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WHAT IS LAW?
Law is generally a system of rules which are enforced through social
institutions to govern behavior. There is no universally accepted definition of
Human being is a civilized social animal.
Civilization came with certain requirements one of which is regulation of
behavior for security, peaceful coexistence and maintenance of some order in
Law and governance came into picture to fulfill this requirement.
Health was desired for happiness and well-being and that could happen
through prevention and treatment of diseases. Medicine was invented to fulfill
The mental component of health has been there in medicine since ancient times
and the specialty of Psychiatry developed gradually in the course of time.
WHAT IS FORENSIC PSYCHIATRY?
Subspecialty of psychiatry which deals with the application of psychiatric
knowledge to legal issues (Psychiatry in law) and application of legal knowledge
to psychiatric issues (law in psychiatry)
Law can be divided into 2 branches –
Criminal law – Defines certain acts as offences against the state and in doing so makes them
punishable. Enforced by, or on behalf of the state
Civil law – Actions are brought by individuals to establish their rights against another person, and
not by the state.
Psychiatry in criminal law.
Psychiatry in civil law.
Law and psychiatric problems of children.
Law in relation to organ transplantation.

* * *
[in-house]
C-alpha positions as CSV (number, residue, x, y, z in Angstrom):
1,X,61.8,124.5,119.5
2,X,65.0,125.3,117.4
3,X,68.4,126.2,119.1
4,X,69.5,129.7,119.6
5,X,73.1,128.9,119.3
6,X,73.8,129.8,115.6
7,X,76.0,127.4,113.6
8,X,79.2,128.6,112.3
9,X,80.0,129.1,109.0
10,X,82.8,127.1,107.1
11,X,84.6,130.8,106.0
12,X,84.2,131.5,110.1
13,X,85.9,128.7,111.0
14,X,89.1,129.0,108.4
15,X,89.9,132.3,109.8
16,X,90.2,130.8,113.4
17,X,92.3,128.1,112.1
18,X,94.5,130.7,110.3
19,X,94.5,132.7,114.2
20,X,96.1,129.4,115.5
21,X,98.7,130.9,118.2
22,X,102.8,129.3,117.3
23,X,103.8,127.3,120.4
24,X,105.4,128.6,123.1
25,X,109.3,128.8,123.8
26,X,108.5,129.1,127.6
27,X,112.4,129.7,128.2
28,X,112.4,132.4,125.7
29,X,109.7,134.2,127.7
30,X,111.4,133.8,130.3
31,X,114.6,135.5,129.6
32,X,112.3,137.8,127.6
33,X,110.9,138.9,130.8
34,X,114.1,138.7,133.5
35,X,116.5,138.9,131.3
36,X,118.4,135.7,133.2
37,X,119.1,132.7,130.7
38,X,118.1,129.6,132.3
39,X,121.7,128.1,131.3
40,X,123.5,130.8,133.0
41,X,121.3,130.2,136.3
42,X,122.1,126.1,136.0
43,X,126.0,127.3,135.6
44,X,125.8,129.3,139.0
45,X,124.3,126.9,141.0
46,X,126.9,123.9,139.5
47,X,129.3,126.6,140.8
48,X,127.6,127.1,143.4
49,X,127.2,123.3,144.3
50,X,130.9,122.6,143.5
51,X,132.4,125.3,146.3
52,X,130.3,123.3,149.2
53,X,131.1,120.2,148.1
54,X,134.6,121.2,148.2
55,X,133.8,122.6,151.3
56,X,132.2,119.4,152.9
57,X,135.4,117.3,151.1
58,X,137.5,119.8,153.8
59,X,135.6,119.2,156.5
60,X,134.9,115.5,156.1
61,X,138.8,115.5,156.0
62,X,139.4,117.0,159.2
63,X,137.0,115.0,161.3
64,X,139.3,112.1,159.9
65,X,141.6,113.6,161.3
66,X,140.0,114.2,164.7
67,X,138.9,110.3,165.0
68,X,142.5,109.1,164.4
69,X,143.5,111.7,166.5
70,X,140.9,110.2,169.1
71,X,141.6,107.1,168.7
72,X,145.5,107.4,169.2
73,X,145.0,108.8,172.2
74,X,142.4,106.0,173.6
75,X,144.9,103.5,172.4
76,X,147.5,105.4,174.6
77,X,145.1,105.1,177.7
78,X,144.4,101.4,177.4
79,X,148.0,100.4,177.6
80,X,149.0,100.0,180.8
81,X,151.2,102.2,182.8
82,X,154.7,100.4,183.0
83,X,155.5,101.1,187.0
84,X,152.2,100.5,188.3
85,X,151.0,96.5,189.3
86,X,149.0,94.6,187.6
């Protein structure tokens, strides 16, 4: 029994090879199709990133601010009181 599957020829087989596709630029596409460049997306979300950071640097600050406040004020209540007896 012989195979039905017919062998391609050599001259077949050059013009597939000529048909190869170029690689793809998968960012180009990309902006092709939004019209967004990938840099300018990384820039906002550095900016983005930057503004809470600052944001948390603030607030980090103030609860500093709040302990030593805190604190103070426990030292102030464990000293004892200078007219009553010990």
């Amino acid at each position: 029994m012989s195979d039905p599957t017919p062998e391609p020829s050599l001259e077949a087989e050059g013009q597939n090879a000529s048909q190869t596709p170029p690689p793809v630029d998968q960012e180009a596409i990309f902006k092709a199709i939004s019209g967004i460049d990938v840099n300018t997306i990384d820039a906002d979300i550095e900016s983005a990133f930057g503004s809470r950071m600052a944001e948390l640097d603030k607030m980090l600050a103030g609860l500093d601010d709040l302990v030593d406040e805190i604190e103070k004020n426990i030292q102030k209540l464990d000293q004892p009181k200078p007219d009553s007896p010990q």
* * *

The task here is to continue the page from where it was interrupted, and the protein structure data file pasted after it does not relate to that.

Certification in psychiatry.
Indian laws relating to disability.
Psychiatrist as expert witness.
Ethics and law.
Human rights and privileges of mentally ill persons.
Law in psychiatry.
Corpus Juris Civilis – Insane person is compos mentis non est (does not have control of his
mind or non-compos mentis)
Henry de Bracton – 1265, devised “wild beast test” Crime is not committed unless a will to
harm is present, and intent is lacking in children and mad men.
1349 – Giovanni was exculpated on grounds of insanity
Constitutio Criminalis Carolina – Published in Germany in 1532, recognized that homicide
was not punishable if offender was deprived of his understanding.
1553 – Fitz-Herbert
17th century – Sir Matthew Hale – Understanding pertained to what is right and wrong
(test). Recognised insanity could be partial or limited. Allowed for 2 verdicts –
1. Not guilty
2. Committed the act but was non-compos mentis
Paulus Zacchias, the personal physician of the Pope in 17th century declared that
physicians should have competence in pathological mental states called amentias.
Regarded as father of Forensic psychiatry.
First important case with regard to criminal responsibility came in 1800 (Hadfield case)
James Hadfield or Hatfield (1771/1772 – 23 January 1841) attempted
to assassinate George III of the United Kingdom in 1800 but was acquitted of attempted
murder by reason of insanity.
Hadfield's early years are unknown but he was severely injured at the Battle of
Tourcoing in 1794. Before being captured by the French, he was struck eight times on the
head with a sabre
On the evening of 15 May 1800, at the Theatre Royal, Drury Lane, during the playing of